One of my favourite ways to explore a city is by foot. When in an unfamiliar area, I love walking tours. It’s a great way to get to know the ins and outs of a city, as well as learn about the history of how it came to be! While there are many tour companies out there, Sandeman’s New Europe Tours are superb. I’ve actually done this tour twice now as Robin had only seen Berlin by bus, so it was time for him to see one of my favourite cities in my favourite way! If you’d rather explore the city at your leisure, this post will help you hit the main stops in Berlin. However, if you want the whole history lesson you’ll have to sign up for a tour yourself!
Be sure to rest up ahead of time though – your feet will appreciate it. I gladly took the night off, especially when this was the view from my Airbnb! Not only that, but I got it for a great deal… and you can too if you check out my tips!
Brandenburger Tor is a great place to start on your Berlin adventure. Built in the late 1700s, it was heavily damaged in WWII. When Berlin was divided, it served as one of the access points between East and West Berlin. You’ll see throughout the city where the wall surrounded West Germany as there’s a line of double bricks to illustrate where the wall stood 25 years ago.
From here you can see the top of the Reichstag, where German parliament met from 1894 to 1933, as well as currently since it moved back to Berlin from Bonn in 1999. One thing you’ll immediately notice is the glass dome that sits atop of the building. This dome also has a glass floor where visitors can view parliamentary meetings from above. It is meant to symbolize the power of the German people as they sit on top of the government – therefore, it is they who have the final say.
Next, visit the Memorial to the Murdered Jews which was opened in 2004. The artist Peter Isanmann designed it in order to challenge the viewer. Speaking to the Jewish experience, you feel a sense of entrapment as you walk through the memorial. The pillars are almost like tombstones, however unnamed and unmarked. This represents the 2.5 million people who could not be identified. As well, it speaks to the identity of those who endured the Holocaust as they had their individual characteristics stripped from them, making them all the same even though each of them had their own story. There is also a museum beneath the memorial which goes into more detail about its symbolism as well as what the Jewish people endured. I still haven’t had a chance to experience it myself (maybe on my third visit?), but if you don’t have time I would still suggest taking a few minutes to walk through the memorial. This is definitely a stop that should not be missed.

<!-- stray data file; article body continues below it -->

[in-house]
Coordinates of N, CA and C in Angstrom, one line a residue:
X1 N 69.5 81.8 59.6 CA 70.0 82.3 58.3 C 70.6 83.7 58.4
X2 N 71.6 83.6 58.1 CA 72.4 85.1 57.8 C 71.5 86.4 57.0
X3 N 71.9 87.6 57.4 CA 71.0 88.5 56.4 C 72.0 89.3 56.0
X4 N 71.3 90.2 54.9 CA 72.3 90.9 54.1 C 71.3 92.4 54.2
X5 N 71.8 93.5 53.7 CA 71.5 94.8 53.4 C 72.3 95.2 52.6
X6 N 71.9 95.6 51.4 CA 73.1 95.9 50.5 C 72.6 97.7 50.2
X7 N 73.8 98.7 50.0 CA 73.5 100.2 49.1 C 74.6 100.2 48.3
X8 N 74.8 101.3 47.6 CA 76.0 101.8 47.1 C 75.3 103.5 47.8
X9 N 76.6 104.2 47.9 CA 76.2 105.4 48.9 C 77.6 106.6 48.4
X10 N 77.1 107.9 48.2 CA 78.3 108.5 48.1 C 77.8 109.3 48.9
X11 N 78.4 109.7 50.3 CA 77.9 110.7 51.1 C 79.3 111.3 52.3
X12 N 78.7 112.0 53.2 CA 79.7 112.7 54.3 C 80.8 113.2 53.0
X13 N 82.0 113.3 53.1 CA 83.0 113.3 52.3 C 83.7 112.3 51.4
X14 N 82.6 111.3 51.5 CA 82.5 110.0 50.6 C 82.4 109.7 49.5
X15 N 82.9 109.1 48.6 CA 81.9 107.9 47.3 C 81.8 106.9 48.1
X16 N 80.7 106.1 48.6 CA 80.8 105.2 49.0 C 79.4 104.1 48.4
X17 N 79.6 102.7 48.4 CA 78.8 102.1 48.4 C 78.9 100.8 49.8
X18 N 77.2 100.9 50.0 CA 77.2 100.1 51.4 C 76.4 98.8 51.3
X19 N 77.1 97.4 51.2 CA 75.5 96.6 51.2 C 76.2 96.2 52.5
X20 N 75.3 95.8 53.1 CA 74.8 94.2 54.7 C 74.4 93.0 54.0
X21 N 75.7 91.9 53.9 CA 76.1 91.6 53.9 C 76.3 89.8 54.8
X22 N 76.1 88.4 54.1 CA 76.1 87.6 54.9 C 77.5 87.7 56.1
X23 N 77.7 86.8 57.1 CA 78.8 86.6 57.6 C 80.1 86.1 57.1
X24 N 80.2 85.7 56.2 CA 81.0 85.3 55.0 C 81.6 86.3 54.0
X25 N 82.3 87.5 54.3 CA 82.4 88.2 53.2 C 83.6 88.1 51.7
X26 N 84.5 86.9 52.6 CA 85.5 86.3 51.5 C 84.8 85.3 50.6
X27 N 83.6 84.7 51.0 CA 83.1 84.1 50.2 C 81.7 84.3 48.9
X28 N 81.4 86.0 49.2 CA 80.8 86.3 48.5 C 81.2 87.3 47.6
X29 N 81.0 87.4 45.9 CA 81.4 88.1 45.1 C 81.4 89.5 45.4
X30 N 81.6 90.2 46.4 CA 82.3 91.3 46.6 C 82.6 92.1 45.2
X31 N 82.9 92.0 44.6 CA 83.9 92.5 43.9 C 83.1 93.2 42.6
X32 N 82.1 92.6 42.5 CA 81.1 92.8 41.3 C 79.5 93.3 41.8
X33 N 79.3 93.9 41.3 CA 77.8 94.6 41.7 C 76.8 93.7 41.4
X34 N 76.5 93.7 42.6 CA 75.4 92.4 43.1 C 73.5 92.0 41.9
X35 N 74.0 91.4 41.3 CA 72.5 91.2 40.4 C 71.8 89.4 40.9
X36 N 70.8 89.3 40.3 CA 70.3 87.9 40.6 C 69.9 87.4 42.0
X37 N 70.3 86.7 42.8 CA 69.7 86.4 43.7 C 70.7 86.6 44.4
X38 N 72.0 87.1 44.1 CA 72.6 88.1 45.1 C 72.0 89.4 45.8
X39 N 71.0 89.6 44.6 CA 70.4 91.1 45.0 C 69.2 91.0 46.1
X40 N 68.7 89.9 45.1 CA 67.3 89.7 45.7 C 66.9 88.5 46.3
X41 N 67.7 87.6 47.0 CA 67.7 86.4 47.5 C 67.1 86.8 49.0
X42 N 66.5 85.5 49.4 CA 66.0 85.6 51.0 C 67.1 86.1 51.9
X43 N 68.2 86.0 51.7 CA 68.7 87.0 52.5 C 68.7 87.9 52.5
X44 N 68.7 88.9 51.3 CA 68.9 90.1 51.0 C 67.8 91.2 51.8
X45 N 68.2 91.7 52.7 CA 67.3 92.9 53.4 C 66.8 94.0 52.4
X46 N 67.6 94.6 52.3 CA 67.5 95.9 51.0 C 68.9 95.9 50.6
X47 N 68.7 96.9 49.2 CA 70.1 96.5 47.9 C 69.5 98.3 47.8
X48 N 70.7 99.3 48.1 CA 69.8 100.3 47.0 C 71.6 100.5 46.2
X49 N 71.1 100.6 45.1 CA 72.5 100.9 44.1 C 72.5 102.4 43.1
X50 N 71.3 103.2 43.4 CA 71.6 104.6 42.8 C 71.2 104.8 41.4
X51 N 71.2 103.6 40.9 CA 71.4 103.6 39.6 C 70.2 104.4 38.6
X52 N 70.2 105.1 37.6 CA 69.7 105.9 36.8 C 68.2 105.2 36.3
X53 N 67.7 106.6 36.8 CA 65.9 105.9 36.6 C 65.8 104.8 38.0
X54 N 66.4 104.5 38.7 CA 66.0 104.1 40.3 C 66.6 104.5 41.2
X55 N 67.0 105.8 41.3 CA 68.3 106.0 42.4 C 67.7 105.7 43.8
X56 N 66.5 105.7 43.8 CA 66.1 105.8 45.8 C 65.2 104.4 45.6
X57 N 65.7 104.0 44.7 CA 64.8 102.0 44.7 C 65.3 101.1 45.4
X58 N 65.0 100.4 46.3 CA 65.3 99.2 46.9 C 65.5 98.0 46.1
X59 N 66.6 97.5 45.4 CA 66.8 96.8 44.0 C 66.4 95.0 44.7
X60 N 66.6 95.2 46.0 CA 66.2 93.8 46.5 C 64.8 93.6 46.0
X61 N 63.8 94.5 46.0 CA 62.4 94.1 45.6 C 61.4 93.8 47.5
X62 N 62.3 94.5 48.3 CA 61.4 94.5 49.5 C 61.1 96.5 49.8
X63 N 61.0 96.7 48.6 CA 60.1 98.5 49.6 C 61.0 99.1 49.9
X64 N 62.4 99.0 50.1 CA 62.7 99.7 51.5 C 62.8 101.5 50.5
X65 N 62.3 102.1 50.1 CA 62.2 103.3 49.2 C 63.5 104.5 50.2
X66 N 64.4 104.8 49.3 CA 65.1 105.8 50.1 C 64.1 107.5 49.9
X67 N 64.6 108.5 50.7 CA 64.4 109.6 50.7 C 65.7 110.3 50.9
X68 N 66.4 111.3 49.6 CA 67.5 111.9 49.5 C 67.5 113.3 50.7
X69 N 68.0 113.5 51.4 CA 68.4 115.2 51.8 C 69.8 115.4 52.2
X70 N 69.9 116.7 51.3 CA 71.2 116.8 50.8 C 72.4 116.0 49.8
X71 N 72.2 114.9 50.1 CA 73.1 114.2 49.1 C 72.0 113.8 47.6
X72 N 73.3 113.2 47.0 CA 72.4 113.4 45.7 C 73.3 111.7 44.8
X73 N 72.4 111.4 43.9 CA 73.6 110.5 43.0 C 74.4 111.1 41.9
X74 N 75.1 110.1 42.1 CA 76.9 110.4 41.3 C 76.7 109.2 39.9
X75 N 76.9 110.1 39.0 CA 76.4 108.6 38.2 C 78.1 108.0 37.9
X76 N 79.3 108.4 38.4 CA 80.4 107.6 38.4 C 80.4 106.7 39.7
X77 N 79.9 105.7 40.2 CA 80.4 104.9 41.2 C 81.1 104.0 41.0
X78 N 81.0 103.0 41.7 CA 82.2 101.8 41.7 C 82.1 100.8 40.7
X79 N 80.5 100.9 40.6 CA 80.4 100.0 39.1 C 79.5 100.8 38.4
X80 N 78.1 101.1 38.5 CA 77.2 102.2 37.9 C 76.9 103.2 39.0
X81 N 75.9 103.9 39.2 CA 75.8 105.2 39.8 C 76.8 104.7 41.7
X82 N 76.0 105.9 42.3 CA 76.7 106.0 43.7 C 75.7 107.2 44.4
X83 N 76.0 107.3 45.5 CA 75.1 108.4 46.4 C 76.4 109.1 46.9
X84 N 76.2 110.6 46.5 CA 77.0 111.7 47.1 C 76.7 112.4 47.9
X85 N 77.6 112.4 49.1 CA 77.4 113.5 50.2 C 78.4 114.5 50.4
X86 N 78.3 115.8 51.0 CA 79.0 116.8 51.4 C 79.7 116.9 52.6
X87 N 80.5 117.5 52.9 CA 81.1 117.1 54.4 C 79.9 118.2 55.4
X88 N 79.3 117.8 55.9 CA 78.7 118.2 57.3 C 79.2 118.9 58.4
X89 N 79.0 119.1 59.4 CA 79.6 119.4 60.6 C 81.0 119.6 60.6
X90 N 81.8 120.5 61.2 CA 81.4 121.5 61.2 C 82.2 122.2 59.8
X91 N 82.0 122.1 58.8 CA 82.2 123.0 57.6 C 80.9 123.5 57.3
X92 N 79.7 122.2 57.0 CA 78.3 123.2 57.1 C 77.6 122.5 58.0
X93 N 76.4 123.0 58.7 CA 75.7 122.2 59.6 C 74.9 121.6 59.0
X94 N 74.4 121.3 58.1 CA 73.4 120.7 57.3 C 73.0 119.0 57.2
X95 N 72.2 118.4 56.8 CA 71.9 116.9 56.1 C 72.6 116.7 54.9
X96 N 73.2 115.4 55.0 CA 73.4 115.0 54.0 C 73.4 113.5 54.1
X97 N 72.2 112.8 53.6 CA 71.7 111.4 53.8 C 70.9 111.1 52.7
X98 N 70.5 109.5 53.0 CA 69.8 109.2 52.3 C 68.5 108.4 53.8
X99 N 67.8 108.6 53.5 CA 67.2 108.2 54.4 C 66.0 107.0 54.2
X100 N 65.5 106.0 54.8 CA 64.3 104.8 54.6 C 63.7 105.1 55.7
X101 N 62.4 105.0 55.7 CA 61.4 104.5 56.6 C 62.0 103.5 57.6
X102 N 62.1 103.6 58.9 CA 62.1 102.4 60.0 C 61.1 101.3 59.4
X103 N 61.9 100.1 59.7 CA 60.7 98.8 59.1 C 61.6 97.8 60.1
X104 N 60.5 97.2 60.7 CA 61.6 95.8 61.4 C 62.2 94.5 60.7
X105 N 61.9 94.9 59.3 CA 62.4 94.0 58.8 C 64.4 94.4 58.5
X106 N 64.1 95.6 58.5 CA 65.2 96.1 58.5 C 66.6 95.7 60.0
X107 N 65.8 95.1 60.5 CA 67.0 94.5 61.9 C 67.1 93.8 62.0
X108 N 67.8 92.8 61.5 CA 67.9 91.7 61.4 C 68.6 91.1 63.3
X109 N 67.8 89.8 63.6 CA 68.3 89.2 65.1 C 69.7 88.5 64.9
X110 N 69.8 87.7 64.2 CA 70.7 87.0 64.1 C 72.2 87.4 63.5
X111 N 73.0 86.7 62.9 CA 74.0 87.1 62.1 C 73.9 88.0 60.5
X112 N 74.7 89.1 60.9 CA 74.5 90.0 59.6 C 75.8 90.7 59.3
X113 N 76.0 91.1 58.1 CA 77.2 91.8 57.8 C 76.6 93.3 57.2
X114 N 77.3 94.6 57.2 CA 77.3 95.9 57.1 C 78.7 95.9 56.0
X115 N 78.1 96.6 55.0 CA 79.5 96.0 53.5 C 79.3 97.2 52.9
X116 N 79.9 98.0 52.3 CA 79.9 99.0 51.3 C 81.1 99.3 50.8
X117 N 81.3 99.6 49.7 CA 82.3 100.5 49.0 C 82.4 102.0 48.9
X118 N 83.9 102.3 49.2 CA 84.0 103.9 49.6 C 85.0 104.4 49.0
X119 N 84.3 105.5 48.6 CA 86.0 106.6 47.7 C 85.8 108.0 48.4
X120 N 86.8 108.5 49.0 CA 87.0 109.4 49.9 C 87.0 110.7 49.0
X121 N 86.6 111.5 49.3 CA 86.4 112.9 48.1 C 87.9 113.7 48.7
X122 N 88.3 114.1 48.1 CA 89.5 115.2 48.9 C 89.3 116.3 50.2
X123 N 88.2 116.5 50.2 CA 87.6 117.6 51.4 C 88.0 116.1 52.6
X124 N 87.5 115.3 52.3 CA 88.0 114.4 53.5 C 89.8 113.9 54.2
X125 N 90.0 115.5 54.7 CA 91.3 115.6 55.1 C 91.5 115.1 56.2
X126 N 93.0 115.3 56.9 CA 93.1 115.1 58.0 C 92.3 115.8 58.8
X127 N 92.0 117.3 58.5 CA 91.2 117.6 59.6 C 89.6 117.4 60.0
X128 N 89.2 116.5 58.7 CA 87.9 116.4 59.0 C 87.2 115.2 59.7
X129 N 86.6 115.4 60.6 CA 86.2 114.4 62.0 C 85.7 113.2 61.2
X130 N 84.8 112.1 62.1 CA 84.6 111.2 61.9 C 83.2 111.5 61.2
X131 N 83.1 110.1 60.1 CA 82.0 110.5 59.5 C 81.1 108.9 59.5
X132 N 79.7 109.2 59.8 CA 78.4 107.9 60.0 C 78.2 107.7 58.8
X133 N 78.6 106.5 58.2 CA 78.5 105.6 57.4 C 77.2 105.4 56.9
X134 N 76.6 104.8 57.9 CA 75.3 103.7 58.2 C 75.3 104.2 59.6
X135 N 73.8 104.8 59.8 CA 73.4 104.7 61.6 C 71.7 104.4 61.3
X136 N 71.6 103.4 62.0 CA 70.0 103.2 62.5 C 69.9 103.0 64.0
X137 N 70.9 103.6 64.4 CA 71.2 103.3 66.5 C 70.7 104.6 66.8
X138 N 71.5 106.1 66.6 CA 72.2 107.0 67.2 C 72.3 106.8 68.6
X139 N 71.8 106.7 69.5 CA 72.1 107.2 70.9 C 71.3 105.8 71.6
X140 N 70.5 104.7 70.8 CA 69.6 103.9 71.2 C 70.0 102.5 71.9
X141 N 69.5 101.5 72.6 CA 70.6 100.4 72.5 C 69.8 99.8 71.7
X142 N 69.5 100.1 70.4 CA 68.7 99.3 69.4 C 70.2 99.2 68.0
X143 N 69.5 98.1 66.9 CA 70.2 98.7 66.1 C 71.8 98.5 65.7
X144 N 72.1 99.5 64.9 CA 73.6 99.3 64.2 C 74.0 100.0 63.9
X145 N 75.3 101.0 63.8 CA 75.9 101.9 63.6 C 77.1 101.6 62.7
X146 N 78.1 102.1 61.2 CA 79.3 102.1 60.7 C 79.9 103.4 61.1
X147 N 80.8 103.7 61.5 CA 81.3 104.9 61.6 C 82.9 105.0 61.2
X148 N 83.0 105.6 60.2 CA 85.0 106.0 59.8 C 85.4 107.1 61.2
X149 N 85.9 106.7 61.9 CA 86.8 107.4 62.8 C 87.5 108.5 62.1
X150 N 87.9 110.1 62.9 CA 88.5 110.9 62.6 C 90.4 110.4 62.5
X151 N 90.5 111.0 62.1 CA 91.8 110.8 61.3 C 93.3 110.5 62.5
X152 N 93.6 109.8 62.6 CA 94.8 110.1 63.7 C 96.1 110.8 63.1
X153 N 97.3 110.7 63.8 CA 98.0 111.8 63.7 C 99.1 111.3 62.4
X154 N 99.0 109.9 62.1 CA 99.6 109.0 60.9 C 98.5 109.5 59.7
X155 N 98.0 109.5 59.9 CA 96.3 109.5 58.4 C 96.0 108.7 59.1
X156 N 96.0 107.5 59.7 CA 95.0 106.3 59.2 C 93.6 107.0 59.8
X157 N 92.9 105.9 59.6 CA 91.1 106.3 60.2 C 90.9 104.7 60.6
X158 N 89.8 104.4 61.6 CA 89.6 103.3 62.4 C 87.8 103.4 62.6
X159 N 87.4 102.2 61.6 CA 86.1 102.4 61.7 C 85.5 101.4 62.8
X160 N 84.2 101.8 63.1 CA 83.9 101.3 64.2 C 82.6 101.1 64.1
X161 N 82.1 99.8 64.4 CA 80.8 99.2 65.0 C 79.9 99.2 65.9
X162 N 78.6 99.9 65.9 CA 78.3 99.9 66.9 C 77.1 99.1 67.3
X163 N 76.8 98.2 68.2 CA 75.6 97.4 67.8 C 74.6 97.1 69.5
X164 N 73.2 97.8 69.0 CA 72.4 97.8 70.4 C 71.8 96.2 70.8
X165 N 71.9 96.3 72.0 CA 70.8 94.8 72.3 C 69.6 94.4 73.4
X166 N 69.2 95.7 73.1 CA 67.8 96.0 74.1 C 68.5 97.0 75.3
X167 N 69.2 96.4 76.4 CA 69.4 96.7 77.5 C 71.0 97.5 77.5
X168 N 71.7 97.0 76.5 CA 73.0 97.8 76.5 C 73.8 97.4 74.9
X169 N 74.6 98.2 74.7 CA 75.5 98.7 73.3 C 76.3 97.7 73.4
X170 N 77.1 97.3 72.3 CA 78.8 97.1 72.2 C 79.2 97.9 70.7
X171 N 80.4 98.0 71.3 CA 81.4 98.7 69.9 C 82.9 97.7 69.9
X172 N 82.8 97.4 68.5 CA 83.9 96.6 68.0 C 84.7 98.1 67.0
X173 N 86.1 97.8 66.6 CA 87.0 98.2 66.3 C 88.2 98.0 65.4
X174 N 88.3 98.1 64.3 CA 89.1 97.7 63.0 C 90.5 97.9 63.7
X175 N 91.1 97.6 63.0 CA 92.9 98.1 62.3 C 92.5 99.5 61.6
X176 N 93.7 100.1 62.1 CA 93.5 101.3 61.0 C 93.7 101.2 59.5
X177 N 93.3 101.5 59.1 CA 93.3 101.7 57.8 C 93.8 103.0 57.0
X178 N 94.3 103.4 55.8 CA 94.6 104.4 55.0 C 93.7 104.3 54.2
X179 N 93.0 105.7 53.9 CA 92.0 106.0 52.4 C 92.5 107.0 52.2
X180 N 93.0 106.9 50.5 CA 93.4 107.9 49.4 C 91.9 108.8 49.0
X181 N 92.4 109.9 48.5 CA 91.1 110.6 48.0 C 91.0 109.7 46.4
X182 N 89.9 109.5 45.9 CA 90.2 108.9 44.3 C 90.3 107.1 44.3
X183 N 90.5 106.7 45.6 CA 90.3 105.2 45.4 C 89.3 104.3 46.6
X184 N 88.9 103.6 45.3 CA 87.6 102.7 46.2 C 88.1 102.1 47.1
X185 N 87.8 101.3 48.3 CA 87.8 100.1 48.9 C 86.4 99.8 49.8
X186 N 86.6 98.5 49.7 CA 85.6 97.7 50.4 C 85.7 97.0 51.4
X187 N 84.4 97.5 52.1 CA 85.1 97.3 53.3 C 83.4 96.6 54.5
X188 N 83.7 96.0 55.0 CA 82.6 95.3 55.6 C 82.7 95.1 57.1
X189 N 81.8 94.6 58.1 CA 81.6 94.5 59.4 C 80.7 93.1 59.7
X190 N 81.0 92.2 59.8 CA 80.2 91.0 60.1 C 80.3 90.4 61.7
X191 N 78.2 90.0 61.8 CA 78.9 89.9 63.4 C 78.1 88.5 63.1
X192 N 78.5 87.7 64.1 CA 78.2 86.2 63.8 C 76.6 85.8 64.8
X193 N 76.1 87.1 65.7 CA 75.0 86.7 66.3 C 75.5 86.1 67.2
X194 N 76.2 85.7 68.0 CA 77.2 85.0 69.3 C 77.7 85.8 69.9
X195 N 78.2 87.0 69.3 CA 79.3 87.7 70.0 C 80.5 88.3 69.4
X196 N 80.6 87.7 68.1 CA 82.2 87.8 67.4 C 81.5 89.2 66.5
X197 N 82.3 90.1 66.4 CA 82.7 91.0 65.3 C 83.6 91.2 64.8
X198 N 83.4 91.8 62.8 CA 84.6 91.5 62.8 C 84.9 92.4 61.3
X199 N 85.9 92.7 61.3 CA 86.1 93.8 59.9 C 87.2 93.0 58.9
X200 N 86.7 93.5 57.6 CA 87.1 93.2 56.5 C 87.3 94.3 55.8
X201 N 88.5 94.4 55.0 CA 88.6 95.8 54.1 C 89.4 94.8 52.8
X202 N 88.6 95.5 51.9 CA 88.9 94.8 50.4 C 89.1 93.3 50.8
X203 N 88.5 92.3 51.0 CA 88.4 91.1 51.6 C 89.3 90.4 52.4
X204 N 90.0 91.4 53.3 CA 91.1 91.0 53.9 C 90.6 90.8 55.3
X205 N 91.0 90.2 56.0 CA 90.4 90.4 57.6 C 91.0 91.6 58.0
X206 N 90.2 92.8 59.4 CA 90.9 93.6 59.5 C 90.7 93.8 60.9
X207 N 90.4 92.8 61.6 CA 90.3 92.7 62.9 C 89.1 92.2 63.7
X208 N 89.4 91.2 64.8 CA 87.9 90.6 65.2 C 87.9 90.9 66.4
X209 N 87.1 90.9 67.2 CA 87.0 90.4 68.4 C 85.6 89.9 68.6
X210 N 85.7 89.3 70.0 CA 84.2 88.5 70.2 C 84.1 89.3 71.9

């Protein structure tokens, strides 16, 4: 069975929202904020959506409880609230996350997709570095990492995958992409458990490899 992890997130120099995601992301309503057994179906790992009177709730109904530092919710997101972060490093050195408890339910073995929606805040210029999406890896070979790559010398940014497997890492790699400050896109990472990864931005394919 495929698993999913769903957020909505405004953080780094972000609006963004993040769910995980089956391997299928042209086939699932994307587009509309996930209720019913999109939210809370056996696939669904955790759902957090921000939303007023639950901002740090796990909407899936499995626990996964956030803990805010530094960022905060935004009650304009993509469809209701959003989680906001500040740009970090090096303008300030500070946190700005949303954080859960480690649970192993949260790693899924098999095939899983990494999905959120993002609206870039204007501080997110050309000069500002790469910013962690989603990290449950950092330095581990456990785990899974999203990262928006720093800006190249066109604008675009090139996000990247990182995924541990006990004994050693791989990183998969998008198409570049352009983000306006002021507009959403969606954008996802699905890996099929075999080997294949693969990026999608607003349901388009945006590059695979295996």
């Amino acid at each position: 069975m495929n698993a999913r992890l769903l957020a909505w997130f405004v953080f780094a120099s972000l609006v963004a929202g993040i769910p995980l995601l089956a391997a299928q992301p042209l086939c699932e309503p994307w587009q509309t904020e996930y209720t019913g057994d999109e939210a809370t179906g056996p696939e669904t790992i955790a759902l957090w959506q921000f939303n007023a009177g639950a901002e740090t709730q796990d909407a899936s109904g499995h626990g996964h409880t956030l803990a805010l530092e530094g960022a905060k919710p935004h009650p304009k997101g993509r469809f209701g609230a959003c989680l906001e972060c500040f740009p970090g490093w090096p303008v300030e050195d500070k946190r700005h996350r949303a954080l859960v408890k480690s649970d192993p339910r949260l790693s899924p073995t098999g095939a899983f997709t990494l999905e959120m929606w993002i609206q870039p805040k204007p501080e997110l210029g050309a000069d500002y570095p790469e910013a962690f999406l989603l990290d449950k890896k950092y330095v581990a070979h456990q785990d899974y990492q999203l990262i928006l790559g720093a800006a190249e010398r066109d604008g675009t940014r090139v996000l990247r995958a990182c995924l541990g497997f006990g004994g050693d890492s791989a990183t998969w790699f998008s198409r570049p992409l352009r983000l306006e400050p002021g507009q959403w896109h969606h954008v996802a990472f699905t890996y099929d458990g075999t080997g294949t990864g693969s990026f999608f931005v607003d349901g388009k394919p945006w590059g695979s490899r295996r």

Now your next destination may seem a little strange, but you’re going to head to a parking lot at the corner of In den Ministergärten and Gertrud-Kolmar-Straße. Beneath this parking lot lies Hitler’s Bunker. You’ll find no signage, no markers, nothing to commemorate it as the German people want to draw no attention to the horrors of Hitler’s actions. It was been sealed off by the Soviets after discovering a smouldering Hitler on its doorstep. He committed suicide with a cyanide capsule along with a gunshot to the temple, with the orders to cremate him afterwards and be returned to the bunker.
Continuing with the tangent of Nazi ideals, the next logical stop is the Detlev Rohwedder House. It was the former home of the Nazi Air Ministry. One of the few remaining examples of Nazi architecture in Berlin, it was meant to show power and control. The sheer size of the building is meant to intimidate, telling the German people that they will obey the people within these walls. With the German Democratic Republic (within the Soviet Occupation Zone) coming into power, a mural was painted on the side along Leipzigerstraße to depict the idea that Eastern Germans will be ‘one big happy family.’ The East Berliners didn’t agree with many of the ways the Soviets governed. They protested, with the government responding with force – causing over 300 deaths. This led to many Easterners fleeing to West Berlin, to which again the government responded with force.